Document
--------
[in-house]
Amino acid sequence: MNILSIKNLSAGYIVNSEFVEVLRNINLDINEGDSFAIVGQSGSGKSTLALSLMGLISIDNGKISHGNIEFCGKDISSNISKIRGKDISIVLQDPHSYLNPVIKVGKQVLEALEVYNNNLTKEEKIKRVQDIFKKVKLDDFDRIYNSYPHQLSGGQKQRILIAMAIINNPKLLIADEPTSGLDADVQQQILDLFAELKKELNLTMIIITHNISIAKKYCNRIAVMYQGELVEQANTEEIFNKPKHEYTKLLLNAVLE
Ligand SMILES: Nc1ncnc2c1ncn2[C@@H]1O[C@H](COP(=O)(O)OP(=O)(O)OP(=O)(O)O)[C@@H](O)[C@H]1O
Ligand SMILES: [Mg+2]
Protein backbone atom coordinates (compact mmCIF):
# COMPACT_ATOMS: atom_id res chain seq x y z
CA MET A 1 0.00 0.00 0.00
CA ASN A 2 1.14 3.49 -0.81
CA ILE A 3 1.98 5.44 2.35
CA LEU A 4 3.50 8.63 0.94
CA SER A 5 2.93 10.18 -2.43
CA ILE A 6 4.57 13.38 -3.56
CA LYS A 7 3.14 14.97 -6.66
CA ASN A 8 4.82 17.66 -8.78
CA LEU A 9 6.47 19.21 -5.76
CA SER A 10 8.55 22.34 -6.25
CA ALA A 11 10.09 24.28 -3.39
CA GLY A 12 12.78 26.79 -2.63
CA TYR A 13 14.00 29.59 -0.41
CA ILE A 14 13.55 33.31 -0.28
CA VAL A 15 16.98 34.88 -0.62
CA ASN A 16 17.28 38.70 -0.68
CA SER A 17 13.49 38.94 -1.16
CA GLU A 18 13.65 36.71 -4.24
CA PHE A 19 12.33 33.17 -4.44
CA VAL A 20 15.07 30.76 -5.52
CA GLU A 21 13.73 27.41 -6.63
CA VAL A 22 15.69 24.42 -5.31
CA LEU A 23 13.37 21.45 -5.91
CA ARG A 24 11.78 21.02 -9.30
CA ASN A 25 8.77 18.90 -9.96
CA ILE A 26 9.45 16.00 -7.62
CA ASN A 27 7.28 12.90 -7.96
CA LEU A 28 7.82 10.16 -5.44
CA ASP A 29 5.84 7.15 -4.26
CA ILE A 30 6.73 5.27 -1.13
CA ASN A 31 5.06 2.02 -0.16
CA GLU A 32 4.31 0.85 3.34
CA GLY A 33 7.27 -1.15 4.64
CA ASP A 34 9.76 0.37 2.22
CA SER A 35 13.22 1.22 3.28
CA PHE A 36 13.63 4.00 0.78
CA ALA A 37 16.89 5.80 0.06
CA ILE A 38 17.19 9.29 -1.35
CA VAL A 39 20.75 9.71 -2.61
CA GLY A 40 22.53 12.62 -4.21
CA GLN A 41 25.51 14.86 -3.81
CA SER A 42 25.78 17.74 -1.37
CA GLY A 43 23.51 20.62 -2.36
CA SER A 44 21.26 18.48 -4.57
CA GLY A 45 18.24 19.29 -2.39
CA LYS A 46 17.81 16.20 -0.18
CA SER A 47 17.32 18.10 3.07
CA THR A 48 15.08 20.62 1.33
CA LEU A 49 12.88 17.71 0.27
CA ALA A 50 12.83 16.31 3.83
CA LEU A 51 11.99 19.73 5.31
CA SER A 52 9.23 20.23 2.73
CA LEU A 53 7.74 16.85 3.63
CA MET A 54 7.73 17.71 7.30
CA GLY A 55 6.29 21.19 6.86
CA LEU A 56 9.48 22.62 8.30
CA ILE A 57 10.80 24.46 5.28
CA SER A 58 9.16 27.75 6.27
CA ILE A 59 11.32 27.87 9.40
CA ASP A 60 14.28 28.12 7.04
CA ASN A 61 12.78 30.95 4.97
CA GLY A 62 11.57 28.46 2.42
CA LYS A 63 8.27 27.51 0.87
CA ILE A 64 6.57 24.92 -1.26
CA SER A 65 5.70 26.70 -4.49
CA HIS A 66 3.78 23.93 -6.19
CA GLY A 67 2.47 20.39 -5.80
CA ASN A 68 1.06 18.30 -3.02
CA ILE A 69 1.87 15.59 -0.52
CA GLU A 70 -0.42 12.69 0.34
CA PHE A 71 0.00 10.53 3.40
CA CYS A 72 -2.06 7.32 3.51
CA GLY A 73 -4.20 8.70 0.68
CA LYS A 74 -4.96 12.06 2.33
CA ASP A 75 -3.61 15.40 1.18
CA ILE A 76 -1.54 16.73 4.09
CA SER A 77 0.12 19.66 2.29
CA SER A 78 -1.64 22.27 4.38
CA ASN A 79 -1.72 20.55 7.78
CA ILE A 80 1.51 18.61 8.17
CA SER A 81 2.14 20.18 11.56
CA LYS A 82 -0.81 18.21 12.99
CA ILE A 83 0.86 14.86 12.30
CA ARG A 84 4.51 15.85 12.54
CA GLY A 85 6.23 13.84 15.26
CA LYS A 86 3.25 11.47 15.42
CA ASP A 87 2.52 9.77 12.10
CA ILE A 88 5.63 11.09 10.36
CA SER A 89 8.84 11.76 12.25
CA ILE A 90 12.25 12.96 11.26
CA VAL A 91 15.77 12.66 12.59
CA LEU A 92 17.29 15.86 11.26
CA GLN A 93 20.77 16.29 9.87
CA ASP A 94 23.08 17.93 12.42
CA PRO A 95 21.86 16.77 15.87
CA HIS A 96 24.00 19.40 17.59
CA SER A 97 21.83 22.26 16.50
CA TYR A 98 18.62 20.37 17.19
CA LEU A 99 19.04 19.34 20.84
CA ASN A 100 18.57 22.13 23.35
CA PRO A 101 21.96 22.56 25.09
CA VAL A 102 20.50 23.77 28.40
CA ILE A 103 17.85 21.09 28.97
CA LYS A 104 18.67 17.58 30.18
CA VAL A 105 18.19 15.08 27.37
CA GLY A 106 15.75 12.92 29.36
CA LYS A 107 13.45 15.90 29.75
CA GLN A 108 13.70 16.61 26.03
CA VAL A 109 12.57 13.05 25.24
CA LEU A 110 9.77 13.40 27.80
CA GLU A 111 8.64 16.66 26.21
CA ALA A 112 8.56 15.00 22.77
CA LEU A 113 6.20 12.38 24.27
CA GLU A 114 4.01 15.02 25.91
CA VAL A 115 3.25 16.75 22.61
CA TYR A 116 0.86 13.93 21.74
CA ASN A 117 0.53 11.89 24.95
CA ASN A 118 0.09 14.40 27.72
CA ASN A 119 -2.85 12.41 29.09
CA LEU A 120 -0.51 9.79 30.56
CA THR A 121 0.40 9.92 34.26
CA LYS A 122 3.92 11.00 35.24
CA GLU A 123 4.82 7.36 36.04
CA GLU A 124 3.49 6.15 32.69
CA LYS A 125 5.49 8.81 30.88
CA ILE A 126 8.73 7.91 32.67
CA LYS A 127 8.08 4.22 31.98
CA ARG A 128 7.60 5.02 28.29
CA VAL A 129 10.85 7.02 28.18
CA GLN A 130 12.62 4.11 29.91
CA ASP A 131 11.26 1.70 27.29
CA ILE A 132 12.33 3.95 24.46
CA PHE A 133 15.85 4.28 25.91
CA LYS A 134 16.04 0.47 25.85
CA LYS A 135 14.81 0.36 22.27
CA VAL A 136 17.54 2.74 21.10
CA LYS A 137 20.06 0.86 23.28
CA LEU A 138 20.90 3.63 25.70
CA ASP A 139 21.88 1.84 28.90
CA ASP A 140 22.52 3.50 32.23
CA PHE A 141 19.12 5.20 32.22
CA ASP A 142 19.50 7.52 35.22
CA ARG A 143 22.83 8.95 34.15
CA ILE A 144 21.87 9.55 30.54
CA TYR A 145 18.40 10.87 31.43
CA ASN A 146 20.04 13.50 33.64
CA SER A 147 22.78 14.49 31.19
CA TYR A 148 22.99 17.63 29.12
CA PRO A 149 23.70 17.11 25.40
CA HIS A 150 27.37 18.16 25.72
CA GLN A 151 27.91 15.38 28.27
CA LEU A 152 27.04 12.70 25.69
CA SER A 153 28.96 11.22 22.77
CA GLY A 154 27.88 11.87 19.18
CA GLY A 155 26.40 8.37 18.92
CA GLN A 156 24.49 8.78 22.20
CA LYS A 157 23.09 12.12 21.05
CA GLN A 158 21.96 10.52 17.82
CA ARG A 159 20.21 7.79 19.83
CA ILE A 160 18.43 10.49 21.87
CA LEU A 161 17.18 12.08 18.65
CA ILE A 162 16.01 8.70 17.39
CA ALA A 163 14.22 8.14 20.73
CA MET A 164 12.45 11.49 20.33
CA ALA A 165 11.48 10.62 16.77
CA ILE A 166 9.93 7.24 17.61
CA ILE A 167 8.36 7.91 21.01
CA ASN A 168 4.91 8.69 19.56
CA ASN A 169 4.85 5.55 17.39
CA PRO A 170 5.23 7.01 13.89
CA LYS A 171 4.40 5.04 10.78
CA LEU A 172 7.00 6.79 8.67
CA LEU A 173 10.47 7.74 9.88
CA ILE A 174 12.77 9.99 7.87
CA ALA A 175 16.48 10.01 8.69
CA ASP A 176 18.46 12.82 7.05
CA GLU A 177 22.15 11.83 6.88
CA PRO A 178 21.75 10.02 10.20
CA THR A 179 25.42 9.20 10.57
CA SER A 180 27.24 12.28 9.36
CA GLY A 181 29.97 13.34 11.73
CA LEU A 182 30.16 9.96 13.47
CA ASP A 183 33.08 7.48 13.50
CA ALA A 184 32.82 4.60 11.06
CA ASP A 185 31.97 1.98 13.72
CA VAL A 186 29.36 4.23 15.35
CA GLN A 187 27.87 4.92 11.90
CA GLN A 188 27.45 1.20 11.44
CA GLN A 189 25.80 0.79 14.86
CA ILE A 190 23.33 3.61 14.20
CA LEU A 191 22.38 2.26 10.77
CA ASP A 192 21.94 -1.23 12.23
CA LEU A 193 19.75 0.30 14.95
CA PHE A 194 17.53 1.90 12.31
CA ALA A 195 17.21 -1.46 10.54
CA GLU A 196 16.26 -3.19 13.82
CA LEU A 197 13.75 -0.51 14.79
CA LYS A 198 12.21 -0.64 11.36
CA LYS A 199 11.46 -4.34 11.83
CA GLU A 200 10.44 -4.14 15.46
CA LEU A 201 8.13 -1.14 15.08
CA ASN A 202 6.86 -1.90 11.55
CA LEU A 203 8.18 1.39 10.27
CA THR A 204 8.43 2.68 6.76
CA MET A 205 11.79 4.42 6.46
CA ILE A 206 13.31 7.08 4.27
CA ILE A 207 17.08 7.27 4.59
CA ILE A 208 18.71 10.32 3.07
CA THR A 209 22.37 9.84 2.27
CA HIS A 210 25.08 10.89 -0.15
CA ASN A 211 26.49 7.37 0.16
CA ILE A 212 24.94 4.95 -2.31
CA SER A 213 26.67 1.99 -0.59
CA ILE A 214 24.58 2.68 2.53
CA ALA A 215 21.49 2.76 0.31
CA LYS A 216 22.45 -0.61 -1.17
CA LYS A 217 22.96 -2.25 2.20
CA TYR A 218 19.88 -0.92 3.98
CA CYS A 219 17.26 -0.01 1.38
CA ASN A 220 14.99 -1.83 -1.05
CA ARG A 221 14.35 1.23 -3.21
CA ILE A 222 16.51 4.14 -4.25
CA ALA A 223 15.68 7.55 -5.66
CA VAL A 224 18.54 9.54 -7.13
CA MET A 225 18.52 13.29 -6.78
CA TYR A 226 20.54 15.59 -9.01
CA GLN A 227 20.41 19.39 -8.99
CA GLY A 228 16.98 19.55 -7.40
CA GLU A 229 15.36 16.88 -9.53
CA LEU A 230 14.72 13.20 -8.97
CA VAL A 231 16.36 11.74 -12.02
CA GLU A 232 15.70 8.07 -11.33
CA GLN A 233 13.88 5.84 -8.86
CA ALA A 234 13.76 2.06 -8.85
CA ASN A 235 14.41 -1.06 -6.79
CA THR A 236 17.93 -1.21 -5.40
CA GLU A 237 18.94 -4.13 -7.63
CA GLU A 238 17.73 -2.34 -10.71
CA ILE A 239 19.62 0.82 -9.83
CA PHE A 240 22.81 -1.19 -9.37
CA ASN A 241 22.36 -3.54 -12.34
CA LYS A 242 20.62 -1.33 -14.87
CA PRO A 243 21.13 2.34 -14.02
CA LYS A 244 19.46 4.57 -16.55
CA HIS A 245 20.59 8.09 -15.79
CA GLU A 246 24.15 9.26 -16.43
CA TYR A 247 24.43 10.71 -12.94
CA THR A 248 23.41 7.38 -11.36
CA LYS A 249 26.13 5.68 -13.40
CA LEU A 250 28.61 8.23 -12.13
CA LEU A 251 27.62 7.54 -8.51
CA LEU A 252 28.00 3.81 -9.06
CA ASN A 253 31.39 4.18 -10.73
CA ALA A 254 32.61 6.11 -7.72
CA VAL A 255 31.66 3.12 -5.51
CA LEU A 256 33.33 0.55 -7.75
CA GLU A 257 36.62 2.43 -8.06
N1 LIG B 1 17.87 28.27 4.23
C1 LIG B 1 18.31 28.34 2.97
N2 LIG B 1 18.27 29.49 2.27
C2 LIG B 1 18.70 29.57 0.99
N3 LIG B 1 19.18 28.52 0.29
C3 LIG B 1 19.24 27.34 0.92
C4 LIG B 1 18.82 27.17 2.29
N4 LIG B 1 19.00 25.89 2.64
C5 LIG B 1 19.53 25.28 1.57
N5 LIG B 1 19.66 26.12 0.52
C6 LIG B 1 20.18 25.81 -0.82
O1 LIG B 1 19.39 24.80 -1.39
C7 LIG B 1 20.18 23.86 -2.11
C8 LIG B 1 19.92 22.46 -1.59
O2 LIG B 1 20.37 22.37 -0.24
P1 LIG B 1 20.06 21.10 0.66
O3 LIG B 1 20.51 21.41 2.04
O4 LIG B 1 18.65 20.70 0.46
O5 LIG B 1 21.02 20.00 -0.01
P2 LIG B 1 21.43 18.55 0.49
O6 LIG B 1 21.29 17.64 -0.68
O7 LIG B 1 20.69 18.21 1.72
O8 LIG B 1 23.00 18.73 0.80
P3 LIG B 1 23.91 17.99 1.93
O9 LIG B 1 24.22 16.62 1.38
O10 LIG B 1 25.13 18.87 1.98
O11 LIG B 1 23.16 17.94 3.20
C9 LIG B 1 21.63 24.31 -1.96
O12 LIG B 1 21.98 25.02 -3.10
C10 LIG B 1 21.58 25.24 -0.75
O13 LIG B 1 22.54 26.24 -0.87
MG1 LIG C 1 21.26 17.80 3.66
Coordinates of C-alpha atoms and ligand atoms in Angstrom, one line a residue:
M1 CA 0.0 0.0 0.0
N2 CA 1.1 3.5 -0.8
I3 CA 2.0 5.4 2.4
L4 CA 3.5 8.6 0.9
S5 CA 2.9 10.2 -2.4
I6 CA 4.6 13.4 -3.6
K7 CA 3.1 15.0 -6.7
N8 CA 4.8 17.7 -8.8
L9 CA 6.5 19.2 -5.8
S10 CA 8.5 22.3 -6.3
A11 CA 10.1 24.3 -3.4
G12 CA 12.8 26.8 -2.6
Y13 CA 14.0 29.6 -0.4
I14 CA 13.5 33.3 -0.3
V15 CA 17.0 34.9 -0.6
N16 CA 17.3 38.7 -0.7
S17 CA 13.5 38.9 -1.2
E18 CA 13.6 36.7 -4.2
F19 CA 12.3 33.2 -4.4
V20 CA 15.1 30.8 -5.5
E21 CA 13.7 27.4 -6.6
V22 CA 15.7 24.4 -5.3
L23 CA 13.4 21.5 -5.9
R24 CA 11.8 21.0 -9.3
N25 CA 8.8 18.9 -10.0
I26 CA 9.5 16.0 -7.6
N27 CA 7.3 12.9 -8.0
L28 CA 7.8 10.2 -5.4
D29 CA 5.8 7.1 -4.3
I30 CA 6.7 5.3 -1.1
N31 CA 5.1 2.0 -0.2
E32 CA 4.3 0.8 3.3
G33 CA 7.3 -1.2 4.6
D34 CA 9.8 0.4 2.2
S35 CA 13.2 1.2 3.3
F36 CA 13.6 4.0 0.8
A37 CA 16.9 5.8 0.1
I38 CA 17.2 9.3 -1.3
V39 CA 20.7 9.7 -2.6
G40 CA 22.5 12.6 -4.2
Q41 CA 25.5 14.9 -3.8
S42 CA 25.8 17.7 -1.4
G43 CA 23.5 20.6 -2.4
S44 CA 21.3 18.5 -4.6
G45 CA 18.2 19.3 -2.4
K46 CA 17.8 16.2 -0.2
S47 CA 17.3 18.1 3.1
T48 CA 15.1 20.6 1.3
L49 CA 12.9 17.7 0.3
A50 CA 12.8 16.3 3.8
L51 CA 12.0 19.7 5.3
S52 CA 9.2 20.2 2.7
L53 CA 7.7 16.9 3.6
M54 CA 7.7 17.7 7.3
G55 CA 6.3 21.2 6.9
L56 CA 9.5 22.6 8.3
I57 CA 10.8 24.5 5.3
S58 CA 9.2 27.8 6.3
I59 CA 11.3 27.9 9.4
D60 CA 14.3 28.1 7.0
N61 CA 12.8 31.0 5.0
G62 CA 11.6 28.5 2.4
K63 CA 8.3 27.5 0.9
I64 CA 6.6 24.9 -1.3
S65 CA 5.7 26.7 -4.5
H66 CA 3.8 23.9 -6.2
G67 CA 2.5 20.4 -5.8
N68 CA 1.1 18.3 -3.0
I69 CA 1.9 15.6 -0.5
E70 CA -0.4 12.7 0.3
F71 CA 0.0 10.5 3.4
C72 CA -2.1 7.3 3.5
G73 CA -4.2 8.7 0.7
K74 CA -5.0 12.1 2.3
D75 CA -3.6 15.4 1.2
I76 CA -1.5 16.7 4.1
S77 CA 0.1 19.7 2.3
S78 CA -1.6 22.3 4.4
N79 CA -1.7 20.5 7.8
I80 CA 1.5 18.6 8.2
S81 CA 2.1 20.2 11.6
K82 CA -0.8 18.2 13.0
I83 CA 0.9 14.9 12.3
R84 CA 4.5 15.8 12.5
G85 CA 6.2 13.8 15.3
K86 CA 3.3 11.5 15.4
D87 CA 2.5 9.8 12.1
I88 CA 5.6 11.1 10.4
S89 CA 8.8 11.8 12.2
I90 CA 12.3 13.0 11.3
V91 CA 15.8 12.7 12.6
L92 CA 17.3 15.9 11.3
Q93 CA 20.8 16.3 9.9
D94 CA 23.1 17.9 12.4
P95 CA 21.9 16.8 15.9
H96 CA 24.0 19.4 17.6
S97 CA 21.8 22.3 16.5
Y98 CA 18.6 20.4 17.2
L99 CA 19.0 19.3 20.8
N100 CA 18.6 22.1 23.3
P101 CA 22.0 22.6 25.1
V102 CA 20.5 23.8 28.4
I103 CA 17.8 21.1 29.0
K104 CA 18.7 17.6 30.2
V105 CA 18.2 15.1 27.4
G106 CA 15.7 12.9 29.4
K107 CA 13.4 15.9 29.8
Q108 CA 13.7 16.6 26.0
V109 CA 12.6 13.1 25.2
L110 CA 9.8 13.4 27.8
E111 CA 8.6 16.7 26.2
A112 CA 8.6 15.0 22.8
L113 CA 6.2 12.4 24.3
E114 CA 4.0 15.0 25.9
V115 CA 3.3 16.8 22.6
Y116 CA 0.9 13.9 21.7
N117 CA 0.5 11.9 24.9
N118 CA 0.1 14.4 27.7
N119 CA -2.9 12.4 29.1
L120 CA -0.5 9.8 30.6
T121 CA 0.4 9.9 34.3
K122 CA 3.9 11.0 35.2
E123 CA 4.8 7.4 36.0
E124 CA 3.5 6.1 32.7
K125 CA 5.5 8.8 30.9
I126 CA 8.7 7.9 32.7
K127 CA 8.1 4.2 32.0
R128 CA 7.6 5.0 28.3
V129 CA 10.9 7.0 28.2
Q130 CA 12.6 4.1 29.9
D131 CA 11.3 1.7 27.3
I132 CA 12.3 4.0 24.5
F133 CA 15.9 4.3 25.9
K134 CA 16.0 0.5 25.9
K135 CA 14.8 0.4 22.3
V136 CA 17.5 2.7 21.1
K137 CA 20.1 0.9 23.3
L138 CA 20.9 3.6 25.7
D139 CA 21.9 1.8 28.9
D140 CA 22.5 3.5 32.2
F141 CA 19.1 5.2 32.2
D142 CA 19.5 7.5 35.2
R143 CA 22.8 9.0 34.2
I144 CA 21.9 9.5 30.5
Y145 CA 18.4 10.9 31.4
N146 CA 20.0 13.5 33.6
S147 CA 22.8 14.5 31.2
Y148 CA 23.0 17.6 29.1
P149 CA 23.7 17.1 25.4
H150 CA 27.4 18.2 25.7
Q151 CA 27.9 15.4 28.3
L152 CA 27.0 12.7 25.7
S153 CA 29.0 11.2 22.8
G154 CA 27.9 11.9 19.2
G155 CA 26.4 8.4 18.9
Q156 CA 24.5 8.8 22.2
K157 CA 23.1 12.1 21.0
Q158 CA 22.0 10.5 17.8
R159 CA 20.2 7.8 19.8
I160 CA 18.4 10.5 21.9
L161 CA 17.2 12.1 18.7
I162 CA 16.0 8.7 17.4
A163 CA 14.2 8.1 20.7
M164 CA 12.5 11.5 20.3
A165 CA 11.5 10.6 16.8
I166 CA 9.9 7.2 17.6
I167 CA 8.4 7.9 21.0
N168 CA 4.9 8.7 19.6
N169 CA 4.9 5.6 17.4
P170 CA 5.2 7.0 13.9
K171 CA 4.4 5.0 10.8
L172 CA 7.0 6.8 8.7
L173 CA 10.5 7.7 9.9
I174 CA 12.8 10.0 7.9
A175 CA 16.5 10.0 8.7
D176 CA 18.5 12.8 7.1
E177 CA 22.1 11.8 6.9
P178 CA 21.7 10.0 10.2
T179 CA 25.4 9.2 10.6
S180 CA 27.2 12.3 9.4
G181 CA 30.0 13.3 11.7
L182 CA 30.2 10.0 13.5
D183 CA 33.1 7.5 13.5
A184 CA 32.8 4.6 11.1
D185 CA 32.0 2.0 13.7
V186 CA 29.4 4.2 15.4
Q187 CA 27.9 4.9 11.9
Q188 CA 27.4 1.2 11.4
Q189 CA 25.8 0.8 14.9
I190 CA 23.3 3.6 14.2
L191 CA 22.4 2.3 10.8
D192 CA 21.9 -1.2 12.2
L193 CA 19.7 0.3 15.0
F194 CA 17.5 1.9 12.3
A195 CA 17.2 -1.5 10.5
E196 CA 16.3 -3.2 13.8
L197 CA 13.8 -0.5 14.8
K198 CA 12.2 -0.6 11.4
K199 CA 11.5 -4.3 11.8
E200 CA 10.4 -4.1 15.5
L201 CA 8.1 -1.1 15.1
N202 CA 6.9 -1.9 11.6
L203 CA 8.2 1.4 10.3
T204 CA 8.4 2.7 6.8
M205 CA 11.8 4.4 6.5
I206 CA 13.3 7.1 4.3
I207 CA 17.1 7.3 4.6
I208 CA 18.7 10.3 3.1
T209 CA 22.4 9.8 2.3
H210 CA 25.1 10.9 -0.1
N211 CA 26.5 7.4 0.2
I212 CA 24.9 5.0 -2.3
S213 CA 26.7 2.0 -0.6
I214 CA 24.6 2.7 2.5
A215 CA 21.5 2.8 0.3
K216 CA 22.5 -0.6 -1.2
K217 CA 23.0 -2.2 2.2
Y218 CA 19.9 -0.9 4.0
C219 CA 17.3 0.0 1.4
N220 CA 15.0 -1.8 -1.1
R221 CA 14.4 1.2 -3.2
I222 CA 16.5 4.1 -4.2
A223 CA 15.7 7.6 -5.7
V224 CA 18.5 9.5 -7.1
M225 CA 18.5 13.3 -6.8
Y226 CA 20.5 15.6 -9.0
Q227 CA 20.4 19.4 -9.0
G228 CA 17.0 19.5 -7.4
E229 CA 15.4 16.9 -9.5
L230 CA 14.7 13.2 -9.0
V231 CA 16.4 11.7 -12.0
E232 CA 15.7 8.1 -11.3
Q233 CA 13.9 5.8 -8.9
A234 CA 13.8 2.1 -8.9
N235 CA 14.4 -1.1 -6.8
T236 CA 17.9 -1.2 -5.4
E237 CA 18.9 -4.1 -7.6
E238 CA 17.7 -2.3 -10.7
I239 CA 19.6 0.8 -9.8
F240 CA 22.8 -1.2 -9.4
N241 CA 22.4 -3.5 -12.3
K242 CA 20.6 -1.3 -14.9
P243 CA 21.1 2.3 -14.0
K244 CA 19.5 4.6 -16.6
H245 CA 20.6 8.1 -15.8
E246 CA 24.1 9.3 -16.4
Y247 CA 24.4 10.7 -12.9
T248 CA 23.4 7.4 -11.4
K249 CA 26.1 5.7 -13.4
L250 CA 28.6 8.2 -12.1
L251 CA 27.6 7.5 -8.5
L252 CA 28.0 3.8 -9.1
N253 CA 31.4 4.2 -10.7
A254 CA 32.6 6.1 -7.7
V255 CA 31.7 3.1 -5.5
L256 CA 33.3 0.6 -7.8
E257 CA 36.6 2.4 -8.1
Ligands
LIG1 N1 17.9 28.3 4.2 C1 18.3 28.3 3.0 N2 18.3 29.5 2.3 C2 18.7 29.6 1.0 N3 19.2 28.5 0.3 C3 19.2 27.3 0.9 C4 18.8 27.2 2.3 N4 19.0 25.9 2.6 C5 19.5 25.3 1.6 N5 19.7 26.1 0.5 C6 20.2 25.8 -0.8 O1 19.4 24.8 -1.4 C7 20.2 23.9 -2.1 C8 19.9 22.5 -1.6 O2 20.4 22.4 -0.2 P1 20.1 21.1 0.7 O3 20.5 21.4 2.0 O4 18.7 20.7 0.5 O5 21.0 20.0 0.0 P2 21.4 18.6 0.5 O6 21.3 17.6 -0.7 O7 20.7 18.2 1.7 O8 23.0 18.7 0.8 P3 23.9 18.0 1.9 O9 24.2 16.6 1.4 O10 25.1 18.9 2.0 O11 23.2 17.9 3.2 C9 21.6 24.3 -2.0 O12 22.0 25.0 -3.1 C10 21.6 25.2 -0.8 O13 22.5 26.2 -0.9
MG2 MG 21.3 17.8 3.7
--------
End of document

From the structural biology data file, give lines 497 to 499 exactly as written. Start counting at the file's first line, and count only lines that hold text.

L201 CA 8.1 -1.1 15.1
N202 CA 6.9 -1.9 11.6
L203 CA 8.2 1.4 10.3